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I need to fit data in quite an indirect way. The original data to be recovered in the fit is some linear function with small oscillations and drifts on it, that I would like to identify. Let's call this f(t). We can not record this parameter in the experiment directly, but only indirectly, let's say as g(f) = sin(a f(t)). (The real transfer funcion is more complex, but it should not play a role in here)

So if f(t) changes direction towards the turning points of the sin function, it is difficult to identify and I tried an alternative approach to recover f(t) than just the inverse function of g and some data continuing guesses:

I create a model function fm(t) which undergoes the same and known transfer function g() and fit g(fm(t)) to the data. As the dataset is huge, I do this piecewise for successive chunks of data guaranteeing the continuity of fm across the whole set.

A first try was to use linear functions using the optimize.leastsq, where the error estimate is derived from g(fm). It is not completely satisfactory, and I think it would be far better to fit a spline to the data to get fspline(t) as a model for f(t), guaranteeing the continuity of the data and of its derivative.

The problem with it is, that spline fitting from the interpolate package works on the data directly, so I can not wrap the spline using g(fspline) and do the spline interpolation on this. Is there a way this can be done in scipy?

Any other ideas?

I tried quadratic functions and fixing the offset and slope such to match the ones of the preceeding fitted chunk of data, so there is only one fitting parameter, the curvature, which very quickly starts to deviate


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2 Answers 2

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What you would need is a matrix of spline basis functions, b(t), so you can approximate f(t) as a linear combination of spline basis function

f(t) =, coefs)

and then estimate the coefficients, coefs, by optimize.leastsq.

However, spline basis functions are not readily available in python, as far as I know (unless you borrow experimental scripts or search through the code of some packages).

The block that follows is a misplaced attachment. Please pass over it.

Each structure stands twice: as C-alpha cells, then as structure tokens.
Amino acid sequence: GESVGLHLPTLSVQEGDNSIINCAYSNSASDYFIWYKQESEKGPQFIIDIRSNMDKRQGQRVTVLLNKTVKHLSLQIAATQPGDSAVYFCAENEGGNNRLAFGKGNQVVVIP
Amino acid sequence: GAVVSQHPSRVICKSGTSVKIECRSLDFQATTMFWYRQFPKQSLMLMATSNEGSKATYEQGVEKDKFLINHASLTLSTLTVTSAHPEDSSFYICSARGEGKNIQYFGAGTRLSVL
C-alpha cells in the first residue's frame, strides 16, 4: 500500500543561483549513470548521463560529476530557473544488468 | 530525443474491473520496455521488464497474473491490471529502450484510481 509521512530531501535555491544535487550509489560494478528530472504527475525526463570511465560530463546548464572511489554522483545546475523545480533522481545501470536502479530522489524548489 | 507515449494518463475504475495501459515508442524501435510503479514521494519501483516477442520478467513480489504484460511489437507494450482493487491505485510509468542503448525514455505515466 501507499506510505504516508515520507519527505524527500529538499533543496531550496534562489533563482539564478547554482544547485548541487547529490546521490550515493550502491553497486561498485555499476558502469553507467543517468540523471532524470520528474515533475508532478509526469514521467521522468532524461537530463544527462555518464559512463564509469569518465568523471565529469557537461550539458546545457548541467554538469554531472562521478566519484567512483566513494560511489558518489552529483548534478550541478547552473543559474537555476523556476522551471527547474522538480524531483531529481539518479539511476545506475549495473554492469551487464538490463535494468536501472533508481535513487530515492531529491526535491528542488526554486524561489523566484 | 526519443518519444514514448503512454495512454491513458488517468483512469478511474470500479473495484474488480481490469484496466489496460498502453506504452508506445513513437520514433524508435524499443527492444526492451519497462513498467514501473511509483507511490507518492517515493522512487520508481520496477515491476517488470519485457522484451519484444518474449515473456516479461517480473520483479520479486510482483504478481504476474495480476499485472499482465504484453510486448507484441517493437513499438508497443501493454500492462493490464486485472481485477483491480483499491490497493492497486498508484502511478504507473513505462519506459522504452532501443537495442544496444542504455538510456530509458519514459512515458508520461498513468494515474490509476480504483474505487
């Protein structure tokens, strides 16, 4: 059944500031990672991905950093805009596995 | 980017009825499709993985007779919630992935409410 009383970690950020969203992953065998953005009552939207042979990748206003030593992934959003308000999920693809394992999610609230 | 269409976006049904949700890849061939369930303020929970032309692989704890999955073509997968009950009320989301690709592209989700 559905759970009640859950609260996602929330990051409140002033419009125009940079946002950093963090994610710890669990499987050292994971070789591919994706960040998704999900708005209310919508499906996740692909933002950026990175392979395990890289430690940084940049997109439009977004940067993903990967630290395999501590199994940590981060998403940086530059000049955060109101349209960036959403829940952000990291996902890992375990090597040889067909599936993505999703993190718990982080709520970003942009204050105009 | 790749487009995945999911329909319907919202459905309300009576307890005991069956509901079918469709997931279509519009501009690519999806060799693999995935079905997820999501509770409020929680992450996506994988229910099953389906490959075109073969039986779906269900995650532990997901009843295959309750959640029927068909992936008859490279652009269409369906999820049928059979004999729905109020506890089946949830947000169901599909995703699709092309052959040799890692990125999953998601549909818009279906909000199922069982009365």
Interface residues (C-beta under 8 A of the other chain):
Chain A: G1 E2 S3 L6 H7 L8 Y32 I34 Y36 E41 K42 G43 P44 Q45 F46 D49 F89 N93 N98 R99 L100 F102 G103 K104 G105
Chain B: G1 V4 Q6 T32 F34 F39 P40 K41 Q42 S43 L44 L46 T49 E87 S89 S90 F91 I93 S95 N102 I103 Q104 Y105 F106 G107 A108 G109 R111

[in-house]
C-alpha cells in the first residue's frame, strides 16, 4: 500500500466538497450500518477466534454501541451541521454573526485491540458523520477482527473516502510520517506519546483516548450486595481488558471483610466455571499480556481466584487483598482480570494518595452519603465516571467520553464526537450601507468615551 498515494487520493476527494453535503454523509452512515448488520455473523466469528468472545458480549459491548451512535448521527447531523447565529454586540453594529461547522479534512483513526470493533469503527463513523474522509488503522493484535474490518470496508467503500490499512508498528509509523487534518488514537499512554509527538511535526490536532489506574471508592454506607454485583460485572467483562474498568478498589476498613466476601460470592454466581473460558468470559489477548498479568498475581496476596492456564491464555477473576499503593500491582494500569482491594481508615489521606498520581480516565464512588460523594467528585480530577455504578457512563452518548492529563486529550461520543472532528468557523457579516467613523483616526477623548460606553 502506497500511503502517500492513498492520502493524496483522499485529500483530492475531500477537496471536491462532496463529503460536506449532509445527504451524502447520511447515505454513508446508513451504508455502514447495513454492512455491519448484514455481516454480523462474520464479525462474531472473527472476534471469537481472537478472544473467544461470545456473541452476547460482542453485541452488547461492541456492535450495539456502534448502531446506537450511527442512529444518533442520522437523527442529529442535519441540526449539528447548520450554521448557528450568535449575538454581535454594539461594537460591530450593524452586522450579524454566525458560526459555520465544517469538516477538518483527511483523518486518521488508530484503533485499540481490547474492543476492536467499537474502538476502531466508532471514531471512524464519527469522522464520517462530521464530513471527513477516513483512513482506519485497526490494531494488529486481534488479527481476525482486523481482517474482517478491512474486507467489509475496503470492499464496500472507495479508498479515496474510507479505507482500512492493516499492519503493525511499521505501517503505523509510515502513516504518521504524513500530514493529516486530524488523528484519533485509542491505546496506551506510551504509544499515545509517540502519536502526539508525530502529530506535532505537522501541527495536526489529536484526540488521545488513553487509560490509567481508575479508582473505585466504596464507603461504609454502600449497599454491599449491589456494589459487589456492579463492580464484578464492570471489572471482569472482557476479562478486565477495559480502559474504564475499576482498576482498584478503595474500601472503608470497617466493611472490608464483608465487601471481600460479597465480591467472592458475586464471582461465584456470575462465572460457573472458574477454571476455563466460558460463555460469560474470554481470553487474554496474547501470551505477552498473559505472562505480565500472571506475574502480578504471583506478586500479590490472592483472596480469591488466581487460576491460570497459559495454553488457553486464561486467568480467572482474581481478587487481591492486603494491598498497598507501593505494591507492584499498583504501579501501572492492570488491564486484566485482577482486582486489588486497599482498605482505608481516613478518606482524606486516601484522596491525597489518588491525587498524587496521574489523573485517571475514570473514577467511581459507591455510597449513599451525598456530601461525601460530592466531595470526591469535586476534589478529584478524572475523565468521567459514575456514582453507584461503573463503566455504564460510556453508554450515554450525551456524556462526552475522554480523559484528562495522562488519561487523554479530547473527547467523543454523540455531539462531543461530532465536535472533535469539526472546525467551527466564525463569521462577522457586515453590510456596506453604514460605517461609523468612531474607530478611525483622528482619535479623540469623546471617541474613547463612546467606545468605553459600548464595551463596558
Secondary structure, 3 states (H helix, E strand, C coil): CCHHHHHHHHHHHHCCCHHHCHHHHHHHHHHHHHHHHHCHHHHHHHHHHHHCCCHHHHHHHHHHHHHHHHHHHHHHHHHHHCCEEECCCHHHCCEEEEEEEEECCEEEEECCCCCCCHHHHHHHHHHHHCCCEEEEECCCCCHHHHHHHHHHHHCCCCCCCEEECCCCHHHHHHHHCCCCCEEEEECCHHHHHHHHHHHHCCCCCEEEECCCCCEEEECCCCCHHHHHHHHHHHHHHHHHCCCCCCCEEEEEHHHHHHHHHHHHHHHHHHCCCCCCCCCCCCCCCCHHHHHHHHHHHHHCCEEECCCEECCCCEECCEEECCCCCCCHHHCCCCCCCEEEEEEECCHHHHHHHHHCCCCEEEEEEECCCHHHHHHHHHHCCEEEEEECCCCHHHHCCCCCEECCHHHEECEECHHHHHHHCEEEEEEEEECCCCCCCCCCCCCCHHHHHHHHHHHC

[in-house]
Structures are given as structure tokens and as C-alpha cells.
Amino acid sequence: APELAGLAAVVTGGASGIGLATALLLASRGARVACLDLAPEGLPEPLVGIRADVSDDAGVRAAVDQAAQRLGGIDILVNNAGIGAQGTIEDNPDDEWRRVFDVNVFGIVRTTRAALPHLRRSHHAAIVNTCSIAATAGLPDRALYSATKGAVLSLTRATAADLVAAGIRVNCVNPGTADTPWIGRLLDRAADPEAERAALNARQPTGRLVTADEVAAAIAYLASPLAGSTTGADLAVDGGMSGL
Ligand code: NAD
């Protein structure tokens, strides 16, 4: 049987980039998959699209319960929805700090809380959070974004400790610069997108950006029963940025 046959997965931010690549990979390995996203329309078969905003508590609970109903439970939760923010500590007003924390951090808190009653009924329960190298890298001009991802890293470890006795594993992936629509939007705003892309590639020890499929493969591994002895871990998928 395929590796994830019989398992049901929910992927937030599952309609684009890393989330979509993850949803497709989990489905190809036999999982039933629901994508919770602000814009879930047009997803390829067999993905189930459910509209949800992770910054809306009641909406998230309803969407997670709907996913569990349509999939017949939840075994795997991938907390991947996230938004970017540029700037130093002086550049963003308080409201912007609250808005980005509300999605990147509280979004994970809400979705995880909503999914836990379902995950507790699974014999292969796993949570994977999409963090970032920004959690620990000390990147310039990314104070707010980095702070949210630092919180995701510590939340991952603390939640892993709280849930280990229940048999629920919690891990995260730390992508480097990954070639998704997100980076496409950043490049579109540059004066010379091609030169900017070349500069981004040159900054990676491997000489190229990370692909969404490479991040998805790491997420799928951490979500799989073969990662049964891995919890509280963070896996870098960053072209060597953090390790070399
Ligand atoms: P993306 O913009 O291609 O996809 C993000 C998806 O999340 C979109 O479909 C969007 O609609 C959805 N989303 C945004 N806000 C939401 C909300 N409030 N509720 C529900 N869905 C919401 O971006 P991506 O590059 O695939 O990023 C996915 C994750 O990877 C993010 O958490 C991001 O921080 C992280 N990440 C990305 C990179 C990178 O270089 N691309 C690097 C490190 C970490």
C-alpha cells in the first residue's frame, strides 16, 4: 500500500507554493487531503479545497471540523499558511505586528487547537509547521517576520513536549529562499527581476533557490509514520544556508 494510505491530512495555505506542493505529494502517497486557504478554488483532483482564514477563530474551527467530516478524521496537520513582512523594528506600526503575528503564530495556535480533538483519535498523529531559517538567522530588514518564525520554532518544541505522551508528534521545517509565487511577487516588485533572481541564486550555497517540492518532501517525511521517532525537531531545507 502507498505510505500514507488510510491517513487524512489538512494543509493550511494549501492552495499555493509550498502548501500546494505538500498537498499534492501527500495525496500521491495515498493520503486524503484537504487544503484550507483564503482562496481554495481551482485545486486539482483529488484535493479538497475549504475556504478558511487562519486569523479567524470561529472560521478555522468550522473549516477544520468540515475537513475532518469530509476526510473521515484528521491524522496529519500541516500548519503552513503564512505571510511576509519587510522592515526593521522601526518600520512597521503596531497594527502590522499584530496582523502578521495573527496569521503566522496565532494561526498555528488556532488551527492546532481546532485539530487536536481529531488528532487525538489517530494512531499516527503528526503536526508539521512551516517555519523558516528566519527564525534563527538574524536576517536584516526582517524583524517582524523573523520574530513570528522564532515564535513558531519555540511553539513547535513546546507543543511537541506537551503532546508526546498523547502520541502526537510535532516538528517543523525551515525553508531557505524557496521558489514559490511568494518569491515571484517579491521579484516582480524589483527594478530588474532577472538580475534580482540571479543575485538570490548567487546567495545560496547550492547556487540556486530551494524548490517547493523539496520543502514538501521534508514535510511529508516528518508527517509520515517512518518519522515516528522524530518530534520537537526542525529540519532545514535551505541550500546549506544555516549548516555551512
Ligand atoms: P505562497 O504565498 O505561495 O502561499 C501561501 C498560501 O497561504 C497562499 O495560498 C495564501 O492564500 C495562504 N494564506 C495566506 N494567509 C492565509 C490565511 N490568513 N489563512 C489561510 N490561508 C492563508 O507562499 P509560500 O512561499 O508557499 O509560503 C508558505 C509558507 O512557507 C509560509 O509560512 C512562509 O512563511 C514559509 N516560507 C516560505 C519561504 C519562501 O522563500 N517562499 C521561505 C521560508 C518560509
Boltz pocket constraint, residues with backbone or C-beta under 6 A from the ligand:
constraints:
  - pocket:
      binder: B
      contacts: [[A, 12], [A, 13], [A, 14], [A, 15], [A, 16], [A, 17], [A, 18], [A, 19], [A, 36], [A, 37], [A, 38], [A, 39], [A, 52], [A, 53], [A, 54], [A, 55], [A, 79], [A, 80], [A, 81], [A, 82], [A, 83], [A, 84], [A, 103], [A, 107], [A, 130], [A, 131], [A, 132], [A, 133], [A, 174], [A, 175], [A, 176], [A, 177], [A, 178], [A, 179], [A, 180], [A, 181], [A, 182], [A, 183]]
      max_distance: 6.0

Instead you could also use polynomials, for example

b(t) = np.polynomial.chebvander(t, order) 

and use a polynomial approximation instead of the splines.

The structure of this problem is very similar to generalized linear models where g is your known link function and similar to index problems in econometrics.

It would be possible to use the scipy splines in an indirect way if you create artificial data

y_i = f(t_i) 

where f(t_i) are scipy.interpolate splines, and the y_i are the parameters to be estimated in the least squares optimization. (Loosely based on a script that I saw some time ago that used this for creating a different kind of smoothing splines than the scipy version. I don't remember where I saw this.)

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Thank you for these comments. I tried out the polynomial basis suggested above, but polynomials are no option for my needs, ads they tend to create ringing, which is difficult to condition.

The solution on using splines I now found is quite simple and straightforward, and I think it is what you meant by "using the splines in an indirect way".

The fitting function f(t) is obtained by the interpolate.splev(x, (t,c,k)) function, but providing the spline coefficients c by the omptimize.leastsq function. In this way, f(t) is no direct spline fit (as one would usually obtain with the splrep(x, y) function) but indirectly optimized in the fit, and therefore it is possible to use the link function g on it. The initial guess for c might be obtained by one evaluation of splrep(xinit, yinit, t=knots) on model data.

One trick is to restrict the number of knots for the spline to below the number of datapoints by explicitly specifying them during the function call of splrep() and giving this reduced set during the evaluation using splev().

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